From The Lion of Comarre by Sir Arthur C. Clarke,
Thrilling Wonder Stories, August 1949
First, some background…
One thousand years in the future, Richard Peyton has located the fabled city of Comarre, constructed by a social movement called the Decadents, and lost to humanity for five hundred years.
It’s located in a huge continental nature preserve, where overflights are strictly prohibited. Lucky, that.
Surprised by its compact form factor (but then, if it sprawled it would have been rediscovered years earlier), Peyton effects a successful entry to the brooding, mysterious structure. Wandering its deserted halls, he finds a strangely uniform interior plan. Most of the structure is devoted to lavishly appointed sleeping chambers.
Peyton is an engineer, possibly the best of his generation, and he’s itching to find and master the legendary technology rumor attributes to the lost city. But time passes and he grows weary. Perhaps a brief nap is in order? Certainly there’s no shortage of beds.
His head has barely hit the pillow when he experiences a curiously vivid dream.
Then he seems to awaken in a curiously familiar world. Then, things get a little hazy…

If Richard Peyton had ever known time, that knowledge was forgotten now. Only the present was real, for both past and future lay hidden behind an impenetrable screen…In his enjoyment of the present Peyton was utterly content…

By a stroke of luck, he is awakened by the ringing of his pocket phone…

Later he was never able to recollect anything of his life on the island. He had known many companions, but their names and faces had vanished beyond recall. Love, peace of mind, happiness–all were his for a brief moment of time. And yet he could remember no more than the last few moments of his life in paradise…
He had not been dreaming; he was sure of that. Rather, it was as if he had been living a second life and now he was returning to his old existence as might a man recovering from amnesia. Though he was still dazed, one clear conviction came into his mind. He must never again sleep in Comarre…Unsteadily he rose to his feet and made his way out of the room. Once again he found himself in the long corridor with its hundreds of identical doors. With new understanding he looked at the symbol carved upon them…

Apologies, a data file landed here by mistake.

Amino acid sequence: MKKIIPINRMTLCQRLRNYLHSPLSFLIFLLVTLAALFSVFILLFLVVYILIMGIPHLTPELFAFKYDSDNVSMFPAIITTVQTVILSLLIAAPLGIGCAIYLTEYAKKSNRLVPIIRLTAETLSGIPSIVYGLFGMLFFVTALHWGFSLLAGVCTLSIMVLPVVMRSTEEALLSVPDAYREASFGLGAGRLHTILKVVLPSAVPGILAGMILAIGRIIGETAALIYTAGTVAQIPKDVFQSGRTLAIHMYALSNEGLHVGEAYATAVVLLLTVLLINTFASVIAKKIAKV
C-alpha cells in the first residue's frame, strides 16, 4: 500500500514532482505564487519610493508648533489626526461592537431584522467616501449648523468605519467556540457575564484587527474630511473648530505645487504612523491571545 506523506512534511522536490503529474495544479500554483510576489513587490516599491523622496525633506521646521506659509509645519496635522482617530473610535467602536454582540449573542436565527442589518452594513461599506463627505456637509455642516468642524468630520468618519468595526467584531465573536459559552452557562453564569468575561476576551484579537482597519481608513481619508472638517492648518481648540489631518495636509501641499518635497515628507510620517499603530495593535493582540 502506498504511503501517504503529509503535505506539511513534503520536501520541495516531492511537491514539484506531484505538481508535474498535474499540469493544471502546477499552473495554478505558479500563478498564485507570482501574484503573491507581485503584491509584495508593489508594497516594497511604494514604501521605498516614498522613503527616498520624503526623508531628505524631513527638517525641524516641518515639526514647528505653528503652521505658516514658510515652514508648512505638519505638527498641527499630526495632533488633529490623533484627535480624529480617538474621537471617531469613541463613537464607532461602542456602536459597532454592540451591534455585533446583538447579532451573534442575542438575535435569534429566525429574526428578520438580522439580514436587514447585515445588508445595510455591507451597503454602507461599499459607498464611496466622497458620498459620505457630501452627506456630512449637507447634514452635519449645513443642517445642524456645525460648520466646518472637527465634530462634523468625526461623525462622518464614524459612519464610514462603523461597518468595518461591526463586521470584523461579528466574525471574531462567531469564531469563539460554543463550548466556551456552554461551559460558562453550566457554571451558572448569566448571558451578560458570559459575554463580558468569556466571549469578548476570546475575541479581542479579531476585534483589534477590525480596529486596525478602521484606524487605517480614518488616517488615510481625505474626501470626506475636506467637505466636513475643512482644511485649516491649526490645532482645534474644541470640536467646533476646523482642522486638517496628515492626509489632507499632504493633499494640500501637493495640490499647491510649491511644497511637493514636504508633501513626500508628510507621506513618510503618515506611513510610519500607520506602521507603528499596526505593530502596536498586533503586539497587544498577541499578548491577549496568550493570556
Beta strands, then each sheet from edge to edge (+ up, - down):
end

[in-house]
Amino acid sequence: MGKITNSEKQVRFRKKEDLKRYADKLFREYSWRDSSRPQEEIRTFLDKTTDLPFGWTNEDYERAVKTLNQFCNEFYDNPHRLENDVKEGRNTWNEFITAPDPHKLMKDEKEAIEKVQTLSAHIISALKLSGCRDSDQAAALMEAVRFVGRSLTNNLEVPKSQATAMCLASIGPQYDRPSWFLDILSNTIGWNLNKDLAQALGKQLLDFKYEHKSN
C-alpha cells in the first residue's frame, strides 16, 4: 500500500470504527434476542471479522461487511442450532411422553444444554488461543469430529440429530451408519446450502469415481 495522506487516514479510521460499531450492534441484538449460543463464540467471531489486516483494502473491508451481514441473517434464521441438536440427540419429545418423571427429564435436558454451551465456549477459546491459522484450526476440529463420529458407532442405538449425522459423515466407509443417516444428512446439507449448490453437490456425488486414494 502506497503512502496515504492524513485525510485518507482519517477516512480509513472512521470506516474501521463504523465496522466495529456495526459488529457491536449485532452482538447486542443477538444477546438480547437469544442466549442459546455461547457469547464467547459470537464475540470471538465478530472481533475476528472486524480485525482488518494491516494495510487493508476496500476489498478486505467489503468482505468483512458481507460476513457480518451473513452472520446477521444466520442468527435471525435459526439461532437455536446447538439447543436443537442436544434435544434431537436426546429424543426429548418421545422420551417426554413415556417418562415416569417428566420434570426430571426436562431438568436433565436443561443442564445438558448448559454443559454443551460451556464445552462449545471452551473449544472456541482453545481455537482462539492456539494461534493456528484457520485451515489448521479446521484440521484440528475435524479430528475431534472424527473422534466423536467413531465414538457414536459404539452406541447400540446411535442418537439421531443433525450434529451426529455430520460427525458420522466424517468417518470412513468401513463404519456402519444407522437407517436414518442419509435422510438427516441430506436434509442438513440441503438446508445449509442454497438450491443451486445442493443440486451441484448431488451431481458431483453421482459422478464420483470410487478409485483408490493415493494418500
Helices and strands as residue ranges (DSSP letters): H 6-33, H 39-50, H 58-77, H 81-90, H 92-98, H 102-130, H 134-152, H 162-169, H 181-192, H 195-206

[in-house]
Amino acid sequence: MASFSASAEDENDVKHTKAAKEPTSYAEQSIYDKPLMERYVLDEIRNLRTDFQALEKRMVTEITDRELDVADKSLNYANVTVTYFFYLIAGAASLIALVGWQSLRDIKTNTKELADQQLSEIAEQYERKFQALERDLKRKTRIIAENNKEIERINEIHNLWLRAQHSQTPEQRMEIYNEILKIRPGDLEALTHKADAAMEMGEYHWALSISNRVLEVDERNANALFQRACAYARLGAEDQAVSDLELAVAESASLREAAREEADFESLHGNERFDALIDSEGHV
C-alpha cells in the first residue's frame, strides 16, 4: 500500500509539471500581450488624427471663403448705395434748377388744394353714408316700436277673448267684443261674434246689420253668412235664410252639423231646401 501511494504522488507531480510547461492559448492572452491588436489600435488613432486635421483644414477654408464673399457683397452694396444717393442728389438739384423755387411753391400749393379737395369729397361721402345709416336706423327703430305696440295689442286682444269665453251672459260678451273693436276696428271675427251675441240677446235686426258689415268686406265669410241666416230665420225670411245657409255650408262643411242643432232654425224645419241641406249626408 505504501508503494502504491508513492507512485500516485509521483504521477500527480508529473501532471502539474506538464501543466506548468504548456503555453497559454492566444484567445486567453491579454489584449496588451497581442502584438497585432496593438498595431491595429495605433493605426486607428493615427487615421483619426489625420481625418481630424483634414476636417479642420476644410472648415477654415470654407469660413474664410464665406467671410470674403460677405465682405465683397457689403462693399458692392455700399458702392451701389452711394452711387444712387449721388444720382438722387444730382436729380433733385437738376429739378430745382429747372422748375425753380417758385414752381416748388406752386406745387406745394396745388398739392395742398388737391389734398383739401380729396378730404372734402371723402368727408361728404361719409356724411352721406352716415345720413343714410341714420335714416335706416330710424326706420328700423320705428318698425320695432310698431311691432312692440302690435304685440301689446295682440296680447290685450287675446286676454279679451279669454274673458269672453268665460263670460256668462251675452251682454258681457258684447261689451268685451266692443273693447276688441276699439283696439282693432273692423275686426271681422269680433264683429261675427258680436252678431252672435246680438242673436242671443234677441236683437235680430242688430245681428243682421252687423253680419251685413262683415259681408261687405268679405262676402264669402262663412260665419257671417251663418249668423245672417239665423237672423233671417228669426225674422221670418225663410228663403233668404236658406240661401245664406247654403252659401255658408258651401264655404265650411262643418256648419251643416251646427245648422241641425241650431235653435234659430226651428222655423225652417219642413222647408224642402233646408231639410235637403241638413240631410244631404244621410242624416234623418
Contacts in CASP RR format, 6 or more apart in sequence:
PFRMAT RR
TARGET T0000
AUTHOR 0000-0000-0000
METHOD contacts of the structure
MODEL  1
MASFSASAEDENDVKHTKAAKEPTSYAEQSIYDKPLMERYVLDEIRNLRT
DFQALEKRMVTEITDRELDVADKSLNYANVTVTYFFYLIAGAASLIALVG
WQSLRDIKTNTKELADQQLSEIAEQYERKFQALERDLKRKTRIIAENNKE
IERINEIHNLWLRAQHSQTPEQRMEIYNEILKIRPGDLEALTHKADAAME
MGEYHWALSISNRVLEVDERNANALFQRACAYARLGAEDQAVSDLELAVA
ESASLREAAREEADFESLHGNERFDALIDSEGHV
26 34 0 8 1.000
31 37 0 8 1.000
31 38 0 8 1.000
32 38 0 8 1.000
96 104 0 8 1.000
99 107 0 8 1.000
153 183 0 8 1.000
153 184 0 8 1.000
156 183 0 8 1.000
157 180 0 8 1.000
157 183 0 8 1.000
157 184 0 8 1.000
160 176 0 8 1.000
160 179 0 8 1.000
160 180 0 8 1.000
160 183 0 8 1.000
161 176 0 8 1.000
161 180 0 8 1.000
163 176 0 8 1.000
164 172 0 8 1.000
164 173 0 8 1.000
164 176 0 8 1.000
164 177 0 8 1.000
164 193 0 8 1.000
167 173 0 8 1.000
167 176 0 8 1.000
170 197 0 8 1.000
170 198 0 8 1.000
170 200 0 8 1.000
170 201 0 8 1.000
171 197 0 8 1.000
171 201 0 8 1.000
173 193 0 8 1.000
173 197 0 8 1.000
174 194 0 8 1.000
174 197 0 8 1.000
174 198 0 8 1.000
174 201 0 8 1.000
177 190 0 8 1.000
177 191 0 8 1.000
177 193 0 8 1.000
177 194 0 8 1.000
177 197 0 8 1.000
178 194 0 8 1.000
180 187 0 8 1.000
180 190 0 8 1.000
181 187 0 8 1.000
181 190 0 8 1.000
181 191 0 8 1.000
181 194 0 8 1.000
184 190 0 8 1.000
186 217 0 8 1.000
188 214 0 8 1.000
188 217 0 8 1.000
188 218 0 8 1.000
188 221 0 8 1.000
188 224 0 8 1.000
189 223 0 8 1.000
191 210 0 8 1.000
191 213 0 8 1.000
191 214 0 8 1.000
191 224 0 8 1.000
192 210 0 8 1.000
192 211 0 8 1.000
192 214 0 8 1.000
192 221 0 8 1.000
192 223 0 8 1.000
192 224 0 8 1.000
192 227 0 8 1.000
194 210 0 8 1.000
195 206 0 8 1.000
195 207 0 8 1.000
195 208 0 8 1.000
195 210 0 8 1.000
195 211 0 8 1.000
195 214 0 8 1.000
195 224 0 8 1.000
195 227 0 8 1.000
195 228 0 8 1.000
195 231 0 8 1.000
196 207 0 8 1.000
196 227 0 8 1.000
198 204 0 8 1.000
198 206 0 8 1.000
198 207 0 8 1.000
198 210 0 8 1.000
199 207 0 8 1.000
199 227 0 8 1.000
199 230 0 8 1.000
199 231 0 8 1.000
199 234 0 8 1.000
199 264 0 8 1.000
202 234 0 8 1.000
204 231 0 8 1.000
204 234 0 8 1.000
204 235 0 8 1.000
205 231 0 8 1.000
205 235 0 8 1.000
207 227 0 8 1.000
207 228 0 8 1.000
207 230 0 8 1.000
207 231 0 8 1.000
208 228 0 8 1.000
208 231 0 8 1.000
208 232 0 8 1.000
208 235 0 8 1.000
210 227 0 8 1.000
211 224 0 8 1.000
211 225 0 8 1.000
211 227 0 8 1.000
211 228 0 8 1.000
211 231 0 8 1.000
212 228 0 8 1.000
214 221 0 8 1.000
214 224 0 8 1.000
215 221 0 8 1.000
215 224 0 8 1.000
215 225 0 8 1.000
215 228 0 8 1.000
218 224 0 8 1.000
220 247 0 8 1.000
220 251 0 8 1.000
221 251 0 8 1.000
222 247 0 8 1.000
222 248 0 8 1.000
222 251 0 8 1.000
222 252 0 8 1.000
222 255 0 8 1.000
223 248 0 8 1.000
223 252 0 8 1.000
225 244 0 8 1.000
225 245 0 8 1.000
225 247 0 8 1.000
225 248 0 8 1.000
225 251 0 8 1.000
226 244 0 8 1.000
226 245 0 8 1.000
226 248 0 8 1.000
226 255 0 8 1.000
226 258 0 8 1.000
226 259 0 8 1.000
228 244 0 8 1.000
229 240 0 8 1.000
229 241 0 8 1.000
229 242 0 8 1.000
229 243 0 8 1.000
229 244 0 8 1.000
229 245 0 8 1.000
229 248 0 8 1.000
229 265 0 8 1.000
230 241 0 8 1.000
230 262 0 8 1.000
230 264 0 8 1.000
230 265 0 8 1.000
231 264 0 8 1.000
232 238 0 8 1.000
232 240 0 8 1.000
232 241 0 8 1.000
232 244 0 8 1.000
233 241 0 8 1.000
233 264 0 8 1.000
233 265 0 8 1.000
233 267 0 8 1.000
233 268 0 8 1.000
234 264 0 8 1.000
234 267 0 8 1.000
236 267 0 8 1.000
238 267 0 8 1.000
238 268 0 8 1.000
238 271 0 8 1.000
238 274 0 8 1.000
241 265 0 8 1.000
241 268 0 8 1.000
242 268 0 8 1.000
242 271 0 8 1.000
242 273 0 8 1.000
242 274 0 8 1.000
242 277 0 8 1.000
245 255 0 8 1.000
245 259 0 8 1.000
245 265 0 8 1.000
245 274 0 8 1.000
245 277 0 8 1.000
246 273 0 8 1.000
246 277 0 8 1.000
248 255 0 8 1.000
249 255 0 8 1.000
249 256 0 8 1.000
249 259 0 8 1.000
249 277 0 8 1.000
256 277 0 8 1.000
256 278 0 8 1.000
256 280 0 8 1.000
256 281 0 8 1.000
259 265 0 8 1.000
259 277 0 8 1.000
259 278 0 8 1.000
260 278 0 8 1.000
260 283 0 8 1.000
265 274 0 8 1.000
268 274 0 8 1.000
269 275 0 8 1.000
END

That symbol is the lotus flower…

The human mind was a delicate, sheltered thing, having no direct contact with the world and gathering all its knowledge and experience through the body’s senses. It was possible to record and store thoughts and emotions as earlier men had once recorded sound on miles of wire.
If those thoughts were projected into another mind, when the body was unconscious and all its senses numbed, that brain would think it was experiencing reality. There was no way in which it could detect the deception…
All this had been known for centuries, but the builders of Comarre had used the knowledge as no one in the world had ever done before. Somewhere in the city there must be machines that could analyse every thought and desire of those who entered. Elsewhere the city’s makers must have stored every sensation and experience a human mind could know. From this raw material all possible futures could be constructed.
Now at last Peyton understood the measure of the genius that had gone into the making of Comarre. The machines had analysed his deepest thoughts and built for him a world based on his subconscious desires. Then, when the chance had come, they had taken control of his mind and injected into it all he had experienced.